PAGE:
How to model climate change | Student Science

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Intel ISEF

How to model climate change

12:00PM, May 15, 2017
Doing Science
Symposia audience members inspect inflatable globes to learn about climate change modeling.

Symposia audience members inspect inflatable globes to learn about climate change modeling.

PHOTO COURTESY OF SOCIETY FOR SCIENCE & THE PUBLIC/MARLENA CHERTOCK.

Dozens of inflatable globes were thrown into the audience. Intel ISEF finalists, judges, and fair directors spun their globes, spotting the Gulf Stream, Kuroshio Current, and other important spots.

Mark Petersen, a researcher at Los Alamos National Laboratory, explained different ways of modeling the effects of climate change during his Climate Change, Modeling, and Supercomputers symposia session at Intel ISEF 2017. He used the inflatable globes to show important areas that scientists study, and how different types of modeling work together to model the entire Earth.

Climate change simulations measure high or low fossil fuel scenarios, ocean acidification, rising sea levels, and more. Scientists measure things like how fast ice sheets will melt and ocean modeling.

These climate change models involve physics, chemistry, biology, math, and more. Many fields work together to understand everything that goes into the Earth, and its possible changes. Everything goes back to the roots of physics, to widen it out into examining climate change.

Computing tools can help scientists and the world understand what the effects of climate change are and will be. Resources like the Intergovernmental Panel on Climate Change are invaluable. The IPCC releases a massive report every six-seven years.

Mark Petersen passed out globes to explain what climate change researchers study.

"We're scientists — what do we want? More data," Mark said.

Scientists are using and finding data from many, many years ago with ice cores. "The wonderful thing about this is that there's a record of Earth's climate in Greenland and Antarctica for us to drill," he said.

With bubbles in the ice, scientists can count layers and "actually go back almost a million years and measure the carbon dioxide concentration," Mark said. This is a history of carbon dioxide in the air over the last million years. Currently, the amount of carbon dioxide in the air averages about 404 ppm, which is "well outside anything in the range of the world's history," he said. Homo sapiens have been around for two ice ages, and regularly the level was at 180-220 ppm.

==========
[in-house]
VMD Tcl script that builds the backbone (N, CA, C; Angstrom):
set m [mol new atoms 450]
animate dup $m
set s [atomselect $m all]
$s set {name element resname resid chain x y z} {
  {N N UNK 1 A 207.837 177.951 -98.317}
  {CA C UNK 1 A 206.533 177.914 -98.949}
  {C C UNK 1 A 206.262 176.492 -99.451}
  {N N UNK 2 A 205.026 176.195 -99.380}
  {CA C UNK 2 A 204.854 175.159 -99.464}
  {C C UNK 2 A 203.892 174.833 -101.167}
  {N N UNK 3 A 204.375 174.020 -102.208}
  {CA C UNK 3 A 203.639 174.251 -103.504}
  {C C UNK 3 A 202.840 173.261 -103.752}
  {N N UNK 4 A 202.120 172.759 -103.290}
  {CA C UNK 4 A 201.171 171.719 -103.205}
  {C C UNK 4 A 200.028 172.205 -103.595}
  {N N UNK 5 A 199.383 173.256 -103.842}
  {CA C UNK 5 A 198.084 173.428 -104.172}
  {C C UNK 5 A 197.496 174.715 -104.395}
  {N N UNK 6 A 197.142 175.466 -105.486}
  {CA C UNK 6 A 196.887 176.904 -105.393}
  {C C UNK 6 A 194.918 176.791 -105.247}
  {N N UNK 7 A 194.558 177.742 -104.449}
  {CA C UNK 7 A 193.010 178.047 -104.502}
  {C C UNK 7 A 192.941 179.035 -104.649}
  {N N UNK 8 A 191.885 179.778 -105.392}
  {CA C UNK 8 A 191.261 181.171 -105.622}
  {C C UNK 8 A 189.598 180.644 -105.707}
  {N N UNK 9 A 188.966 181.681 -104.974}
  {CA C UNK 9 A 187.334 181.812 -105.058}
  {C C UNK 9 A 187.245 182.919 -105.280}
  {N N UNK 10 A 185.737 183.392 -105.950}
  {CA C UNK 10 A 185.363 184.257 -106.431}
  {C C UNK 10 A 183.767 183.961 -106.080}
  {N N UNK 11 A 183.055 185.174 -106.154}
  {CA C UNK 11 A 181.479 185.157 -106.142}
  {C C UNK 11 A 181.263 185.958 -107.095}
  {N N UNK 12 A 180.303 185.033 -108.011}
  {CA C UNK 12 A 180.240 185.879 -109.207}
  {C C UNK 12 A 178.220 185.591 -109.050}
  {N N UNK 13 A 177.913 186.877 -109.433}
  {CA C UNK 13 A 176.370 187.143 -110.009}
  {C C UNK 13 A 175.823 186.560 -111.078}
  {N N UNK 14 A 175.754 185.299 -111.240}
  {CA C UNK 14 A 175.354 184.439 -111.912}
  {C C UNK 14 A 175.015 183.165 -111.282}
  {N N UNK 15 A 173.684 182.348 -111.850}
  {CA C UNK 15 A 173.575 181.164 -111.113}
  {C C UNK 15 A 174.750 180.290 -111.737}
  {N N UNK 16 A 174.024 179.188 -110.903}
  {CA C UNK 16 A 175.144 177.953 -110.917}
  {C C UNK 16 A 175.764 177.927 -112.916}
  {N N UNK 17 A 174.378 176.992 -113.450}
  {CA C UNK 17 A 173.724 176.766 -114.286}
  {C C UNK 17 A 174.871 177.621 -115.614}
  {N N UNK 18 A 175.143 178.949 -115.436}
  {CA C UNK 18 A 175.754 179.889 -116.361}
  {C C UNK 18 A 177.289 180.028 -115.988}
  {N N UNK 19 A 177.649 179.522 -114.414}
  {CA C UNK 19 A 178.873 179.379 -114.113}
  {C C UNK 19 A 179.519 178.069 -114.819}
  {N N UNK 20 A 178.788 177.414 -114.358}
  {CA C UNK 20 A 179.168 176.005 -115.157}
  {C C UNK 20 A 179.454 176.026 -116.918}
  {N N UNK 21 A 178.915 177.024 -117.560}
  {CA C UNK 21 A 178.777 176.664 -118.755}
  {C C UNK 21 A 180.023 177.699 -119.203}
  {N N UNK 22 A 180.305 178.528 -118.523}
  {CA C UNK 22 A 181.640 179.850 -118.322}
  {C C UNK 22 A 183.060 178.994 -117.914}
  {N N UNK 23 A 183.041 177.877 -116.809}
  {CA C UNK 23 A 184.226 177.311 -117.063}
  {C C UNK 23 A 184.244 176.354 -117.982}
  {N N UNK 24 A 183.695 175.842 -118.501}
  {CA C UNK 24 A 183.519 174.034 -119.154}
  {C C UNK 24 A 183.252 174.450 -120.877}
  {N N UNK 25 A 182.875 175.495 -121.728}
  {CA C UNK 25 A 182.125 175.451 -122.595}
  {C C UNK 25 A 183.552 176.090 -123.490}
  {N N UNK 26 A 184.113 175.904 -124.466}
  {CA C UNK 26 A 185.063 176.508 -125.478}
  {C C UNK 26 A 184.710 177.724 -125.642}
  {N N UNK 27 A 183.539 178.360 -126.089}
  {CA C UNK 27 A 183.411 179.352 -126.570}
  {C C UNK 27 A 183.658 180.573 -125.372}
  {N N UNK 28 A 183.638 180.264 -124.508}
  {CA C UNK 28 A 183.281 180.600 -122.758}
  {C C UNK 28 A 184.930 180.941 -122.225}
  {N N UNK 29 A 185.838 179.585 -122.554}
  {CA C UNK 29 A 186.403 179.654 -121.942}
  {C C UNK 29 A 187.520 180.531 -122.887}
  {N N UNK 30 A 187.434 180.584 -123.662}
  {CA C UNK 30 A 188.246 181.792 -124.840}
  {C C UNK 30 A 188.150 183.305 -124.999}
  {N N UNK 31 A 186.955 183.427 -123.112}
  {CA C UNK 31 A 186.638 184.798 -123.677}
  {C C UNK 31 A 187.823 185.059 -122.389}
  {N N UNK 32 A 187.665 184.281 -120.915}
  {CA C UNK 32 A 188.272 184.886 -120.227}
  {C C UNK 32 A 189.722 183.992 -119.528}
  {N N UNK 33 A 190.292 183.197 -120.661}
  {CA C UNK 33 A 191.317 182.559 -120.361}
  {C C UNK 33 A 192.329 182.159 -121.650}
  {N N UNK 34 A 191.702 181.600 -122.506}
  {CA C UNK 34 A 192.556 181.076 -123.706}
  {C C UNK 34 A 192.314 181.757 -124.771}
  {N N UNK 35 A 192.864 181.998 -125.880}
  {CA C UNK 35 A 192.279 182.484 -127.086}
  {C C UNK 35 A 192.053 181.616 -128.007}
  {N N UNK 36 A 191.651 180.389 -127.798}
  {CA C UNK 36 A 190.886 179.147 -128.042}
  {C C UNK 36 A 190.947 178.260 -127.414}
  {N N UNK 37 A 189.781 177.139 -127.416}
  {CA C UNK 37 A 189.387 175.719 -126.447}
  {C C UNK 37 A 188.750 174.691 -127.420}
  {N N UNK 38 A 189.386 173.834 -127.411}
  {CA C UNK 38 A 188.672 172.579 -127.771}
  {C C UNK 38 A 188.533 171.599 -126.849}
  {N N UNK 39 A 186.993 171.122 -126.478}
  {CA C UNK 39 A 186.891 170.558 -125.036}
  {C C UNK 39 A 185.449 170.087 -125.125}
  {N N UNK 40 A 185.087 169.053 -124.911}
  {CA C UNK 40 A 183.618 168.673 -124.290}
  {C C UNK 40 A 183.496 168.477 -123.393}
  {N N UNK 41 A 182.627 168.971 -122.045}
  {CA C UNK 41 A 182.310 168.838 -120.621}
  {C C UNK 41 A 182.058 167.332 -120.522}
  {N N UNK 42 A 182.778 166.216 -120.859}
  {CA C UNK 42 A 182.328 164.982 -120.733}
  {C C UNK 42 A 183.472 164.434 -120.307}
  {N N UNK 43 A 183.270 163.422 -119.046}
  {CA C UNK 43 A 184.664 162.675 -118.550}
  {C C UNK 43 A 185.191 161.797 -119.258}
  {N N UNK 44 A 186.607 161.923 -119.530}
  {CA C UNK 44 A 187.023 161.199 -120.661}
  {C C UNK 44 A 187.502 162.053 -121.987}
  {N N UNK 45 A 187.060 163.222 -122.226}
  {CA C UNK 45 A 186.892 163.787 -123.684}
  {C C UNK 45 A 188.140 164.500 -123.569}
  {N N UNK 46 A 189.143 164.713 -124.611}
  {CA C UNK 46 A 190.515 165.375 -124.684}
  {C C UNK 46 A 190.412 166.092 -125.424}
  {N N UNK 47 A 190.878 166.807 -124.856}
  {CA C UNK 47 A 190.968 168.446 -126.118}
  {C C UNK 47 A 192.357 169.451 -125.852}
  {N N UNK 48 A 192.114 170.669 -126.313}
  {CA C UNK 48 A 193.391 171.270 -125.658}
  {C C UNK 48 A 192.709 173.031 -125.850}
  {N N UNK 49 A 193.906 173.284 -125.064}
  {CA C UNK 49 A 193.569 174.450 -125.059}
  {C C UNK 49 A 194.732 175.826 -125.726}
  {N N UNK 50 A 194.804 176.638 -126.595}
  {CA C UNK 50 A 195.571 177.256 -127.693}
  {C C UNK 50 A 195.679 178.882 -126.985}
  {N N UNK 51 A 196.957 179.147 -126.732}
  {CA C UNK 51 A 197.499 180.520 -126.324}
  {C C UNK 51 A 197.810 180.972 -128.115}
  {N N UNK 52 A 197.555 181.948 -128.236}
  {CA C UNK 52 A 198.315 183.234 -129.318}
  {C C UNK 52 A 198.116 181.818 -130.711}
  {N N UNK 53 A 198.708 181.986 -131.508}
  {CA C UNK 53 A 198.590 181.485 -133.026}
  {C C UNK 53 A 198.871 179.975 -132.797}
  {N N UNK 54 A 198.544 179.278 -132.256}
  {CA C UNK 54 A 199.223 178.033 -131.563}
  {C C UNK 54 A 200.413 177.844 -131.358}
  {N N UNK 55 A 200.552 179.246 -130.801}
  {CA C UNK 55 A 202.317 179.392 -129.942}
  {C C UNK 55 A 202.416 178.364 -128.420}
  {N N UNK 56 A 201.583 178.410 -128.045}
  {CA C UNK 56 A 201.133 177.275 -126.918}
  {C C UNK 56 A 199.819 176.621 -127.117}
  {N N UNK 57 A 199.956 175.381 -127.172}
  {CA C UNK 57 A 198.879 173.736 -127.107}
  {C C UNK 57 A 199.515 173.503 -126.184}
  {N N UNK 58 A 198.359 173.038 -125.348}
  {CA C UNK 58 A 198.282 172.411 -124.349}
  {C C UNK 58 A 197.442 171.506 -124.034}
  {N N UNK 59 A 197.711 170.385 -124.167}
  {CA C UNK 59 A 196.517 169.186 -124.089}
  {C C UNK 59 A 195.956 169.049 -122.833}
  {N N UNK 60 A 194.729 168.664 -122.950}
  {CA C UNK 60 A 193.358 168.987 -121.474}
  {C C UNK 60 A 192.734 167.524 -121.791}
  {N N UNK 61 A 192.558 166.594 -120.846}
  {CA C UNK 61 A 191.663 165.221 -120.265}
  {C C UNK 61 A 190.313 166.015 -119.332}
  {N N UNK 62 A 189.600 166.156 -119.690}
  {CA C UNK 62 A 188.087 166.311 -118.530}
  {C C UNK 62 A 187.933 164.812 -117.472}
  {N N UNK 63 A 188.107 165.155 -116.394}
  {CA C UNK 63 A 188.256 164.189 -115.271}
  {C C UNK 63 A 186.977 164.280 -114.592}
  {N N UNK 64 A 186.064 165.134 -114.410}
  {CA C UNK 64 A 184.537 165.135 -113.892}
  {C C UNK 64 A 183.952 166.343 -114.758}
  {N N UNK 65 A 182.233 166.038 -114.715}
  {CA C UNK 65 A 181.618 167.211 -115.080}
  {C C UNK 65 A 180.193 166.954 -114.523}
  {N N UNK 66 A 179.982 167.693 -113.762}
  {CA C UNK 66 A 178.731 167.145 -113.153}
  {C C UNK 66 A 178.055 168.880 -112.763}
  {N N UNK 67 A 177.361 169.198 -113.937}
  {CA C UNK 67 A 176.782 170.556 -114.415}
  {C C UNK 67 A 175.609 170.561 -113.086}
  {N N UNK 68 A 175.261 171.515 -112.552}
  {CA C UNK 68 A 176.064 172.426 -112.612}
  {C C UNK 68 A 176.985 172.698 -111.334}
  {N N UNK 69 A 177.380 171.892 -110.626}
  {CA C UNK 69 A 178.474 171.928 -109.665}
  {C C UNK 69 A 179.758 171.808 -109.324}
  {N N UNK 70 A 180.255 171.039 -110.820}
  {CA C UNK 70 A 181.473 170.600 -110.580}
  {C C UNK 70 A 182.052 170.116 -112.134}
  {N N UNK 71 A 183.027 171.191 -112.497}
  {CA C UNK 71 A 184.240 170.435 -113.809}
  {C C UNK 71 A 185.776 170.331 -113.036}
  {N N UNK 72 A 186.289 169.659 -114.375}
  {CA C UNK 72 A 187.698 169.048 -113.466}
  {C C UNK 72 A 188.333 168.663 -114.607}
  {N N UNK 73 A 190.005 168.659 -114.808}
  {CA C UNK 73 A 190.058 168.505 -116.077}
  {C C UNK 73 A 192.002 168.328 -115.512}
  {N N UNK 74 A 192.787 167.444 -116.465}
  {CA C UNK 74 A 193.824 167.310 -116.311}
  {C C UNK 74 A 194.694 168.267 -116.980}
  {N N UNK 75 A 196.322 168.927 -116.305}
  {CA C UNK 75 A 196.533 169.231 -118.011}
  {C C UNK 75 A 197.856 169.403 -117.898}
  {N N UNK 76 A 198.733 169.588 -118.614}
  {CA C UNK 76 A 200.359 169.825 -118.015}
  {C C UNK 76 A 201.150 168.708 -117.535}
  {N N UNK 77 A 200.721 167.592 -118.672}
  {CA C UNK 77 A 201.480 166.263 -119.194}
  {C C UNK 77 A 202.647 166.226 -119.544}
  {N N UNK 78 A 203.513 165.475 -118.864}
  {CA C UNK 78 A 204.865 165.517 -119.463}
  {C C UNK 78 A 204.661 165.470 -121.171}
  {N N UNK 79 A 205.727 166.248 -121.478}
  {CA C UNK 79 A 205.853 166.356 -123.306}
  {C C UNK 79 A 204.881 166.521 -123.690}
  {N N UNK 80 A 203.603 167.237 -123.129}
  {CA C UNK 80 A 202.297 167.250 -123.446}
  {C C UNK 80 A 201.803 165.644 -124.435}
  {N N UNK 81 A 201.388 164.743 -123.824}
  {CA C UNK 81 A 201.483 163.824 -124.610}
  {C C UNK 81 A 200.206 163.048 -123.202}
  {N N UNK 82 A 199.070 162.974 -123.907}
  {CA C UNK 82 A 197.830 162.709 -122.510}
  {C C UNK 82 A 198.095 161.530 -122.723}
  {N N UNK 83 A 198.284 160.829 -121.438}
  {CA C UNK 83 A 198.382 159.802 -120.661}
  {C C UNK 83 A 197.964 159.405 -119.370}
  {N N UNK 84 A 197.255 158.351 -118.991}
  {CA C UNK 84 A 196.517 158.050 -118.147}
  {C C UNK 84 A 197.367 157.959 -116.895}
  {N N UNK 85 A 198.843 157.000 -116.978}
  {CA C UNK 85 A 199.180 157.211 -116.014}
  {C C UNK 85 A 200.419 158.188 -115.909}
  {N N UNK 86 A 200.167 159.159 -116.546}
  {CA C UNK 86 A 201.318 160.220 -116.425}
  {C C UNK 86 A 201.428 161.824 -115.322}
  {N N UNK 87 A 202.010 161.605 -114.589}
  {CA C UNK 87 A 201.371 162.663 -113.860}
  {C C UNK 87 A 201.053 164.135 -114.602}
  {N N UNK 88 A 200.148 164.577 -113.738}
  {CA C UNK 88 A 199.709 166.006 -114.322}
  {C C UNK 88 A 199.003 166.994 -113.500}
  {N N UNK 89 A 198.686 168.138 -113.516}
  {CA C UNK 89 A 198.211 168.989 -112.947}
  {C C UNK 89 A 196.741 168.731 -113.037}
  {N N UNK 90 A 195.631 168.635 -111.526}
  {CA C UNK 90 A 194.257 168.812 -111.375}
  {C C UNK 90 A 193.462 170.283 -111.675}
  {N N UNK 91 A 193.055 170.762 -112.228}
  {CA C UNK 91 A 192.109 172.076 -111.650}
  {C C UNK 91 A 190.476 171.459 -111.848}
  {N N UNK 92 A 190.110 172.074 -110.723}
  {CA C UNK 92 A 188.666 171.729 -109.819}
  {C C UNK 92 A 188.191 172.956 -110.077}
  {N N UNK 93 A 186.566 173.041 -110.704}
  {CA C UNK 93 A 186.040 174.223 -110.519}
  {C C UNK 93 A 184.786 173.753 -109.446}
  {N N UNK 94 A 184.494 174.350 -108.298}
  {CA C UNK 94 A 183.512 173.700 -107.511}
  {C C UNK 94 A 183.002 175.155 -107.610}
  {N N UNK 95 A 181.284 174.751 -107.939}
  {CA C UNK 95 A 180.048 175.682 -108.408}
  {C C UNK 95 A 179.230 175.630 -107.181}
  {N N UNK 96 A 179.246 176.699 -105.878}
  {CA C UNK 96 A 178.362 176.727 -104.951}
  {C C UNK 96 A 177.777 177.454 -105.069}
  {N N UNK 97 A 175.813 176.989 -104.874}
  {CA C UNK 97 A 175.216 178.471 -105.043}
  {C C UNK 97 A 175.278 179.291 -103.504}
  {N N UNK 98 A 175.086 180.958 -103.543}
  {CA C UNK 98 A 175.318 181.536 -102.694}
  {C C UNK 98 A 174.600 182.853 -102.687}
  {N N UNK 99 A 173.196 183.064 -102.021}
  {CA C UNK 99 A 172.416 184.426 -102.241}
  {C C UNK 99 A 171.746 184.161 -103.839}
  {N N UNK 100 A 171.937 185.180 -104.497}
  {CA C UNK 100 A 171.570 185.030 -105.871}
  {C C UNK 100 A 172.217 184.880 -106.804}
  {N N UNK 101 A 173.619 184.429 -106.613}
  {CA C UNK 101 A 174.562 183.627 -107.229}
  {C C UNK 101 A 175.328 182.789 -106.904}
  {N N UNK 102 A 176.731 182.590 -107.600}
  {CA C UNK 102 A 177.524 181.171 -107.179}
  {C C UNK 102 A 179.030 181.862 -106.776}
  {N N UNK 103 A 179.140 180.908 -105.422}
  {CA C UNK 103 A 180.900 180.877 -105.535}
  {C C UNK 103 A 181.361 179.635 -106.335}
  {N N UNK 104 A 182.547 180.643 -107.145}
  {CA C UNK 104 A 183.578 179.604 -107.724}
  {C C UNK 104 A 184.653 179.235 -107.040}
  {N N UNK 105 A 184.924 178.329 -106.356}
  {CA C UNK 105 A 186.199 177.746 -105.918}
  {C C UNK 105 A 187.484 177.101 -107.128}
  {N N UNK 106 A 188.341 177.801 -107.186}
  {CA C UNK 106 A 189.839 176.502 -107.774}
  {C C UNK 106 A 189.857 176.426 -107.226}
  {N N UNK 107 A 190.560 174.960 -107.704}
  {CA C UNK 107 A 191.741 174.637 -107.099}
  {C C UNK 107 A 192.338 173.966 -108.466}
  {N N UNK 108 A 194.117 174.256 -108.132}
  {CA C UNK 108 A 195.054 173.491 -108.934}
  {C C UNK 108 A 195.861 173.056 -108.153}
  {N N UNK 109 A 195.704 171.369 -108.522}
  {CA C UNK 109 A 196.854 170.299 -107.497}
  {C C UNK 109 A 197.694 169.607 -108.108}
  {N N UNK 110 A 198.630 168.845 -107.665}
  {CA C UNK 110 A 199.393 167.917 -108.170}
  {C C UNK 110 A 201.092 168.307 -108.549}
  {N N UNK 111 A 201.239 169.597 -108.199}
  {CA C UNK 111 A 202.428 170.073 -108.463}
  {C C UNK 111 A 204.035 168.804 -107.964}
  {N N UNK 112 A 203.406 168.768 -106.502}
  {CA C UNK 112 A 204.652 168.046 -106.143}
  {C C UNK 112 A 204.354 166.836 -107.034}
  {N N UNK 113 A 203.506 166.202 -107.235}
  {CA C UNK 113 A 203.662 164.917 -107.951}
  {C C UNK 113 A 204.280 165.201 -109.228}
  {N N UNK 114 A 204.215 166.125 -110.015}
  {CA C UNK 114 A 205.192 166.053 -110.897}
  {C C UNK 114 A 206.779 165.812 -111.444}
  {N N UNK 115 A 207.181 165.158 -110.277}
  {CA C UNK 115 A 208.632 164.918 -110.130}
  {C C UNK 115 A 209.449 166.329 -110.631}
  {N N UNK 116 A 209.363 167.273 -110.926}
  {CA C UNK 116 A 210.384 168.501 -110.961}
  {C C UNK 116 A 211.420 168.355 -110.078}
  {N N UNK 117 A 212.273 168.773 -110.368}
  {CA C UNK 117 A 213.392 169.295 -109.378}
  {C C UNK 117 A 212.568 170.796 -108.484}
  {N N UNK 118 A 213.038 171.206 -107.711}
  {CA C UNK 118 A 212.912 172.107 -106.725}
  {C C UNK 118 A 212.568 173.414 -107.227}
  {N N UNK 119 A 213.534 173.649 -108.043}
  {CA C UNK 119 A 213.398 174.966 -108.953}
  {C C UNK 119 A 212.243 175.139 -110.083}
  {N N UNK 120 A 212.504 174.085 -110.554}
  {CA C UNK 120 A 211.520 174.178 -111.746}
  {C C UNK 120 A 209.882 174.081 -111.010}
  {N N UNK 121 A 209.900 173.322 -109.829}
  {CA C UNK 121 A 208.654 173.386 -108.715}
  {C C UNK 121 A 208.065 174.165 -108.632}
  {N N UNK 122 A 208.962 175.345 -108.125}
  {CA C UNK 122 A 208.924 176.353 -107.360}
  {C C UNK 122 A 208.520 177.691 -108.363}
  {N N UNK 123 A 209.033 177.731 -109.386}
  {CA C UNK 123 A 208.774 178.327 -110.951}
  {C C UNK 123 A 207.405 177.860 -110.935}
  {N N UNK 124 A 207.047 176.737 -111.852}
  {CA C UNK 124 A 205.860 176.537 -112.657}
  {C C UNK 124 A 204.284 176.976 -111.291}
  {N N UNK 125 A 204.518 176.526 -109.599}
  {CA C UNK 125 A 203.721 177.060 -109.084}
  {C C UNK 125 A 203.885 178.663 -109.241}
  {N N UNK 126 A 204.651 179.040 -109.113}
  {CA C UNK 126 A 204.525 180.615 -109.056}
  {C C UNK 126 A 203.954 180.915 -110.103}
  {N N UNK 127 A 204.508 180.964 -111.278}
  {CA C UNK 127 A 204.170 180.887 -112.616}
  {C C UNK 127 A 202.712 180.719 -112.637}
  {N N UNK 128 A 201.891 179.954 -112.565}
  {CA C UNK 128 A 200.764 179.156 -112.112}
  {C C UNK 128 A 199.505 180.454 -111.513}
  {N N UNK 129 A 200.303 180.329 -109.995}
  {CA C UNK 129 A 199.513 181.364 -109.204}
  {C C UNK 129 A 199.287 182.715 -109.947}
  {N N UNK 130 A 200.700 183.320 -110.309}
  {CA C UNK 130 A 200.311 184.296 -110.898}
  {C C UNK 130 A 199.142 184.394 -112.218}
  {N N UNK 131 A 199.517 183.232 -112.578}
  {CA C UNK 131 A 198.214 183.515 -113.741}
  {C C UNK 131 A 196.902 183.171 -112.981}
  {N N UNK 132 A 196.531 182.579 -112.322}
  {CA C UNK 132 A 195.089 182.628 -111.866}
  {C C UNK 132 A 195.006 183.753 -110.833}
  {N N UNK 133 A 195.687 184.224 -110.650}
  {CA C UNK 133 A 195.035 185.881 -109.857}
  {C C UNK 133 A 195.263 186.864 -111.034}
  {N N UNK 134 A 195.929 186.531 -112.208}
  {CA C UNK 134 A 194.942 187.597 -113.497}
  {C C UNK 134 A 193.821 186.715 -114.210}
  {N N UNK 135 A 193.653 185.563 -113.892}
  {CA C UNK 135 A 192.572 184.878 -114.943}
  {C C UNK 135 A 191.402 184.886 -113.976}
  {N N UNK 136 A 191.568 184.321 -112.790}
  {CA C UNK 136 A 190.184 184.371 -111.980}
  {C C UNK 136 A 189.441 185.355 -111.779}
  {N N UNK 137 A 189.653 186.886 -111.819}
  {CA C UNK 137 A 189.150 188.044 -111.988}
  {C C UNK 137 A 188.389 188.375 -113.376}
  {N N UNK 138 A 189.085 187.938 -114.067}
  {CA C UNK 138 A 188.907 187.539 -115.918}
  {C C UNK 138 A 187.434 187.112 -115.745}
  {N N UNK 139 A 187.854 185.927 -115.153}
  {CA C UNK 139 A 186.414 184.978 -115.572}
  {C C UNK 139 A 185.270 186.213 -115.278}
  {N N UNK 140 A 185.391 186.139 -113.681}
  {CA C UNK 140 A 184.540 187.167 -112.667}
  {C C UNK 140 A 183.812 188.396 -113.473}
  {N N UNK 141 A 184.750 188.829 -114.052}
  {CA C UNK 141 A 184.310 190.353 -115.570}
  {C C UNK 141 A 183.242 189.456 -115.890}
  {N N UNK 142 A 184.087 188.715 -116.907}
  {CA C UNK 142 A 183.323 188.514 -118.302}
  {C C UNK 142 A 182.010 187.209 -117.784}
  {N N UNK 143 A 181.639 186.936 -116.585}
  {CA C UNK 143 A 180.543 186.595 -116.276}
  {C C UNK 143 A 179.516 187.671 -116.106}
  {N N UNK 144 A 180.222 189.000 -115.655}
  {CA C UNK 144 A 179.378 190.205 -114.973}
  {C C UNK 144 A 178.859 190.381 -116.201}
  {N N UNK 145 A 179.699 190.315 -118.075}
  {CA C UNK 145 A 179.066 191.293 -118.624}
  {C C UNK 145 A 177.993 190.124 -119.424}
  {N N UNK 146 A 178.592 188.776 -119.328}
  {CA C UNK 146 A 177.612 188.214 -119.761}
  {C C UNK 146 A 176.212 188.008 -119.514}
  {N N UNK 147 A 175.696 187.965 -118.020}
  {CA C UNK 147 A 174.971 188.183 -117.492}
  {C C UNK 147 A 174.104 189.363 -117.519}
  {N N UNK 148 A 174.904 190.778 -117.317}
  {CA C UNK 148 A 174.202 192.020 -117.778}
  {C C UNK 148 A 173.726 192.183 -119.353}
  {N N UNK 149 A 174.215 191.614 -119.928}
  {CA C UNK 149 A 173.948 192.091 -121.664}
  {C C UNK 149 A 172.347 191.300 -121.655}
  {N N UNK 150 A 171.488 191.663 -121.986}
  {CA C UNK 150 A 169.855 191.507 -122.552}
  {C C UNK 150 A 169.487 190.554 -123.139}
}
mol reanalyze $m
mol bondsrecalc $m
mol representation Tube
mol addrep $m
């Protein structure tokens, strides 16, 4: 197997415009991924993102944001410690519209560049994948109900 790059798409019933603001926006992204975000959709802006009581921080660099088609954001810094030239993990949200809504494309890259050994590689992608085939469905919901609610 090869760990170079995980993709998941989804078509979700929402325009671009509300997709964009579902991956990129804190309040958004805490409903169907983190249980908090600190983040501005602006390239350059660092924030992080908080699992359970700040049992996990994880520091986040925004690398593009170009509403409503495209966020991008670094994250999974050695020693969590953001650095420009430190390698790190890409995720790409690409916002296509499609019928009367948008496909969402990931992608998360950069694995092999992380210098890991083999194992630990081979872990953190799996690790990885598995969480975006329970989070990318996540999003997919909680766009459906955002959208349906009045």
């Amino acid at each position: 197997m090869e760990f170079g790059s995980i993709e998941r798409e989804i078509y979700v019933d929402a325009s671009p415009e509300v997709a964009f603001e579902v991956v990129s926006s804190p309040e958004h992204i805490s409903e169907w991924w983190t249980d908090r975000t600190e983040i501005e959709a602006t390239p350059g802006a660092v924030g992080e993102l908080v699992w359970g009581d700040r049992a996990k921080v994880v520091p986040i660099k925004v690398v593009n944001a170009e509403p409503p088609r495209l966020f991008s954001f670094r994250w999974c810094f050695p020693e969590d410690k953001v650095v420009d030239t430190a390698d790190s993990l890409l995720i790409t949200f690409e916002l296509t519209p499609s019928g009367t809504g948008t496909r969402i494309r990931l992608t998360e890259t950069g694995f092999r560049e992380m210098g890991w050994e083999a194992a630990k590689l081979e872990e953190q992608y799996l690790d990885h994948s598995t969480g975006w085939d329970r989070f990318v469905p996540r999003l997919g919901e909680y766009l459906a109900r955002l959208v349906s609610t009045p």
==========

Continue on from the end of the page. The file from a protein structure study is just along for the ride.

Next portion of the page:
In the last several million years, the Earth's climate was mostly very cold. Ice ages lasted about a hundred thousand years. And for ten thousand years in between them, there was an inter-glacial period where the Earth warmed up. "It's really because of glacial ice ages that we had such a stable climate to develop agriculture," he said.

Humans [and our technology] emit[s] carbon dioxide, the concentration in the air is increasing, and half of it goes into the ocean. The pH level of the ocean decreases because it's taking in carbon.

Carbon dioxide and other greenhouse gases are tricky. "Like a roach motel, greenhouse gases can come in, but they can’t come out," Mark said.

Other questions involve the Gulf Stream's course and strength. If it weakens, will that make Europe colder?

And scientists also research coupled climate models and effects, because the oceans don't exist by themselves — it's just one part of the climate system, Mark explained. Coupled models include the ocean, atmosphere, land surface, land ice, and sea ice. These coupled models must talk to each other for scientists to understand how the Earth may truly be affected by climate change.

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